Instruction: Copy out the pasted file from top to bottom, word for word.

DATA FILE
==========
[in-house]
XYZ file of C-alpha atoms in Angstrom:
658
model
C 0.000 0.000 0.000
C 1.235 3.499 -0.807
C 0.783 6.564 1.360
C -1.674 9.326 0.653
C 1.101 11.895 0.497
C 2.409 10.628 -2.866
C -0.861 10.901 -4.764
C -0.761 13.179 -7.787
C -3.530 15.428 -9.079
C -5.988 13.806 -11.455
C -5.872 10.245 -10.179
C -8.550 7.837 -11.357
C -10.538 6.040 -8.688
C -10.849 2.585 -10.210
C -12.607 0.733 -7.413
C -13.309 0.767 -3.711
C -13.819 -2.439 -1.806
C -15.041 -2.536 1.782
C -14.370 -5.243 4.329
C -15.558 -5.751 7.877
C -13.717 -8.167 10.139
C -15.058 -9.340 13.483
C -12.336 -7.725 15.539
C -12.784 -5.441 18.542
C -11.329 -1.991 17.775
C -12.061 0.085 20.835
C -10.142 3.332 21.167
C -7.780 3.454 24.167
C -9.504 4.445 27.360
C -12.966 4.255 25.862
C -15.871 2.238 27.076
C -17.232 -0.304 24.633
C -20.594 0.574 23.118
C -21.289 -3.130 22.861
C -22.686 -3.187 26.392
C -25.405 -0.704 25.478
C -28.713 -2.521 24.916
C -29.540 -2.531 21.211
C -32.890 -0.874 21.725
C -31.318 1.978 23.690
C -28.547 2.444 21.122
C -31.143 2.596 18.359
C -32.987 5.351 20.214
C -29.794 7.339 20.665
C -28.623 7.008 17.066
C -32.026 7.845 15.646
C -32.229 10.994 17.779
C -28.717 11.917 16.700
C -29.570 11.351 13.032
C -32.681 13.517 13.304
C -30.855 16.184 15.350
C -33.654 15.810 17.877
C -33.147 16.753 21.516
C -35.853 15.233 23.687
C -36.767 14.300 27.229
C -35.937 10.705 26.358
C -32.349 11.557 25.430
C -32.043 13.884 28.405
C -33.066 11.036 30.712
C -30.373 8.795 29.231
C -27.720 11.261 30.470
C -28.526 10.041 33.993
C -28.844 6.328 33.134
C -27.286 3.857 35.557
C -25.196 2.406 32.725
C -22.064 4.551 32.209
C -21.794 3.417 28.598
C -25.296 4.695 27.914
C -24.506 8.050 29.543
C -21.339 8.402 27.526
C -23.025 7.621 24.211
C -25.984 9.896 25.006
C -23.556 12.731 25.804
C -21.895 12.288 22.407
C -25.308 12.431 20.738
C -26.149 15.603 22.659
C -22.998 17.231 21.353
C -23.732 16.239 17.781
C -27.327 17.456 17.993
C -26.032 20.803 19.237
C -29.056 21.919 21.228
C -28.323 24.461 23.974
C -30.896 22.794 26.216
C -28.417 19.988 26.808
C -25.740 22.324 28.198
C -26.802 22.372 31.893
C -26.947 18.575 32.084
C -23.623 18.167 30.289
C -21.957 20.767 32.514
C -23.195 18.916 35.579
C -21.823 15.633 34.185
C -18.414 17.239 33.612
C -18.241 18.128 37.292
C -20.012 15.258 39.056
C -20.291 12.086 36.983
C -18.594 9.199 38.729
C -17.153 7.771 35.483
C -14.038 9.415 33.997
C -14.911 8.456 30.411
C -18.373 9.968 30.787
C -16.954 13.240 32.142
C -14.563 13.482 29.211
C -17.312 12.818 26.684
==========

[in-house]
XYZ file of C-alpha atoms in Angstrom:
658
model
C 0.000 0.000 0.000
C 1.235 3.499 -0.807
C 0.783 6.564 1.360
C -1.674 9.326 0.653
C 1.101 11.895 0.497
C 2.409 10.628 -2.866
C -0.861 10.901 -4.764
C -0.761 13.179 -7.787
C -3.530 15.428 -9.079
C -5.988 13.806 -11.455
C -5.872 10.245 -10.179
C -8.550 7.837 -11.357
C -10.538 6.040 -8.688
C -10.849 2.585 -10.210
C -12.607 0.733 -7.413
C -13.309 0.767 -3.711
C -13.819 -2.439 -1.806
C -15.041 -2.536 1.782
C -14.370 -5.243 4.329
C -15.558 -5.751 7.877
C -13.717 -8.167 10.139
C -15.058 -9.340 13.483
C -12.336 -7.725 15.539
C -12.784 -5.441 18.542
C -11.329 -1.991 17.775
C -12.061 0.085 20.835
C -10.142 3.332 21.167
C -7.780 3.454 24.167
C -9.504 4.445 27.360
C -12.966 4.255 25.862
C -15.871 2.238 27.076
C -17.232 -0.304 24.633
C -20.594 0.574 23.118
C -21.289 -3.130 22.861
C -22.686 -3.187 26.392
C -25.405 -0.704 25.478
C -28.713 -2.521 24.916
C -29.540 -2.531 21.211
C -32.890 -0.874 21.725
C -31.318 1.978 23.690
C -28.547 2.444 21.122
C -31.143 2.596 18.359
C -32.987 5.351 20.214
C -29.794 7.339 20.665
C -28.623 7.008 17.066
C -32.026 7.845 15.646
C -32.229 10.994 17.779
C -28.717 11.917 16.700
C -29.570 11.351 13.032
C -32.681 13.517 13.304
C -30.855 16.184 15.350
C -33.654 15.810 17.877
C -33.147 16.753 21.516
C -35.853 15.233 23.687
C -36.767 14.300 27.229
C -35.937 10.705 26.358
C -32.349 11.557 25.430
C -32.043 13.884 28.405
C -33.066 11.036 30.712
C -30.373 8.795 29.231
C -27.720 11.261 30.470
C -28.526 10.041 33.993
C -28.844 6.328 33.134
C -27.286 3.857 35.557
C -25.196 2.406 32.725
C -22.064 4.551 32.209
C -21.794 3.417 28.598
C -25.296 4.695 27.914
C -24.506 8.050 29.543
C -21.339 8.402 27.526
C -23.025 7.621 24.211
C -25.984 9.896 25.006
C -23.556 12.731 25.804
C -21.895 12.288 22.407
C -25.308 12.431 20.738
C -26.149 15.603 22.659
C -22.998 17.231 21.353
C -23.732 16.239 17.781
C -27.327 17.456 17.993
C -26.032 20.803 19.237
C -29.056 21.919 21.228
C -28.323 24.461 23.974
C -30.896 22.794 26.216
C -28.417 19.988 26.808
C -25.740 22.324 28.198
C -26.802 22.372 31.893
C -26.947 18.575 32.084
C -23.623 18.167 30.289
C -21.957 20.767 32.514
C -23.195 18.916 35.579
C -21.823 15.633 34.185
C -18.414 17.239 33.612
C -18.241 18.128 37.292
C -20.012 15.258 39.056
C -20.291 12.086 36.983
C -18.594 9.199 38.729
C -17.153 7.771 35.483
C -14.038 9.415 33.997
C -14.911 8.456 30.411
C -18.373 9.968 30.787
C -16.954 13.240 32.142
C -14.563 13.482 29.211
C -17.312 12.818 26.684